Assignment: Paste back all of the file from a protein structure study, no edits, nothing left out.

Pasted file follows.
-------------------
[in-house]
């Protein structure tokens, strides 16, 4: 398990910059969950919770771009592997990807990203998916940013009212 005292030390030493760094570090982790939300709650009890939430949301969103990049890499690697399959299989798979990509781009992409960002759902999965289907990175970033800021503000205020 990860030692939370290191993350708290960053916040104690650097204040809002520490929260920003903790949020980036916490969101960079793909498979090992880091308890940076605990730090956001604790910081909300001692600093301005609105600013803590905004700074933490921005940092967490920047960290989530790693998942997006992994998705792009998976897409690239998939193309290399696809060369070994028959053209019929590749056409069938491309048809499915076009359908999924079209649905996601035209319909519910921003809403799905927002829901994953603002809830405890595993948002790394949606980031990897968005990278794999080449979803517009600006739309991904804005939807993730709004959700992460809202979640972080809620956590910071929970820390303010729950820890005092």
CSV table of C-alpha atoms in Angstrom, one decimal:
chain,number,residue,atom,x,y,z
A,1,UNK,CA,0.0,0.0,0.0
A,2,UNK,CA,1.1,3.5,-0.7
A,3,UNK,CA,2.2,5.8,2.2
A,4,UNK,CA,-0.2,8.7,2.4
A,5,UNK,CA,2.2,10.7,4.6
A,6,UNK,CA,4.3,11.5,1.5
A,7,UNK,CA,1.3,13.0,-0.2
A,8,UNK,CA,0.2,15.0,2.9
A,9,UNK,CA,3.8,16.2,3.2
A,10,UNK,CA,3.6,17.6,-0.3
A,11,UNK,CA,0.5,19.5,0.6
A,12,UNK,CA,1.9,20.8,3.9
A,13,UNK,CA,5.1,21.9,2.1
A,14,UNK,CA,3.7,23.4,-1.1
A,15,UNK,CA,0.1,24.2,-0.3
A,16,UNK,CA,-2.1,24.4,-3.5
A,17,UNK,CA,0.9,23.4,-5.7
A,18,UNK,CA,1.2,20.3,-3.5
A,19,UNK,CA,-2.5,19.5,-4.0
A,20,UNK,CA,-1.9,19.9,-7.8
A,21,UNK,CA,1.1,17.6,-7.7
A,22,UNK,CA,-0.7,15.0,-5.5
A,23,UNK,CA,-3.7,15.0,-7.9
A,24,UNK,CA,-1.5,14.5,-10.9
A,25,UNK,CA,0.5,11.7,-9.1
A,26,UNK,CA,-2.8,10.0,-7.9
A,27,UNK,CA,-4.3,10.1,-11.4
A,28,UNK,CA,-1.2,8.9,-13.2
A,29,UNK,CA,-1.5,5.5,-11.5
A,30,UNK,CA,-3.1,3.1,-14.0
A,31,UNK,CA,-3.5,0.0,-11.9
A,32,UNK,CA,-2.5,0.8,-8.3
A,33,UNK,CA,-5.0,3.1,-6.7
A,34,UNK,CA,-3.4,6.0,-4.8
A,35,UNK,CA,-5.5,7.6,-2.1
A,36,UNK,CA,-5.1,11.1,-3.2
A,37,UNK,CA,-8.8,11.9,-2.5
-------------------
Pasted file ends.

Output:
[in-house]
């Protein structure tokens, strides 16, 4: 398990910059969950919770771009592997990807990203998916940013009212 005292030390030493760094570090982790939300709650009890939430949301969103990049890499690697399959299989798979990509781009992409960002759902999965289907990175970033800021503000205020 990860030692939370290191993350708290960053916040104690650097204040809002520490929260920003903790949020980036916490969101960079793909498979090992880091308890940076605990730090956001604790910081909300001692600093301005609105600013803590905004700074933490921005940092967490920047960290989530790693998942997006992994998705792009998976897409690239998939193309290399696809060369070994028959053209019929590749056409069938491309048809499915076009359908999924079209649905996601035209319909519910921003809403799905927002829901994953603002809830405890595993948002790394949606980031990897968005990278794999080449979803517009600006739309991904804005939807993730709004959700992460809202979640972080809620956590910071929970820390303010729950820890005092």
CSV table of C-alpha atoms in Angstrom, one decimal:
chain,number,residue,atom,x,y,z
A,1,UNK,CA,0.0,0.0,0.0
A,2,UNK,CA,1.1,3.5,-0.7
A,3,UNK,CA,2.2,5.8,2.2
A,4,UNK,CA,-0.2,8.7,2.4
A,5,UNK,CA,2.2,10.7,4.6
A,6,UNK,CA,4.3,11.5,1.5
A,7,UNK,CA,1.3,13.0,-0.2
A,8,UNK,CA,0.2,15.0,2.9
A,9,UNK,CA,3.8,16.2,3.2
A,10,UNK,CA,3.6,17.6,-0.3
A,11,UNK,CA,0.5,19.5,0.6
A,12,UNK,CA,1.9,20.8,3.9
A,13,UNK,CA,5.1,21.9,2.1
A,14,UNK,CA,3.7,23.4,-1.1
A,15,UNK,CA,0.1,24.2,-0.3
A,16,UNK,CA,-2.1,24.4,-3.5
A,17,UNK,CA,0.9,23.4,-5.7
A,18,UNK,CA,1.2,20.3,-3.5
A,19,UNK,CA,-2.5,19.5,-4.0
A,20,UNK,CA,-1.9,19.9,-7.8
A,21,UNK,CA,1.1,17.6,-7.7
A,22,UNK,CA,-0.7,15.0,-5.5
A,23,UNK,CA,-3.7,15.0,-7.9
A,24,UNK,CA,-1.5,14.5,-10.9
A,25,UNK,CA,0.5,11.7,-9.1
A,26,UNK,CA,-2.8,10.0,-7.9
A,27,UNK,CA,-4.3,10.1,-11.4
A,28,UNK,CA,-1.2,8.9,-13.2
A,29,UNK,CA,-1.5,5.5,-11.5
A,30,UNK,CA,-3.1,3.1,-14.0
A,31,UNK,CA,-3.5,0.0,-11.9
A,32,UNK,CA,-2.5,0.8,-8.3
A,33,UNK,CA,-5.0,3.1,-6.7
A,34,UNK,CA,-3.4,6.0,-4.8
A,35,UNK,CA,-5.5,7.6,-2.1
A,36,UNK,CA,-5.1,11.1,-3.2
A,37,UNK,CA,-8.8,11.9,-2.5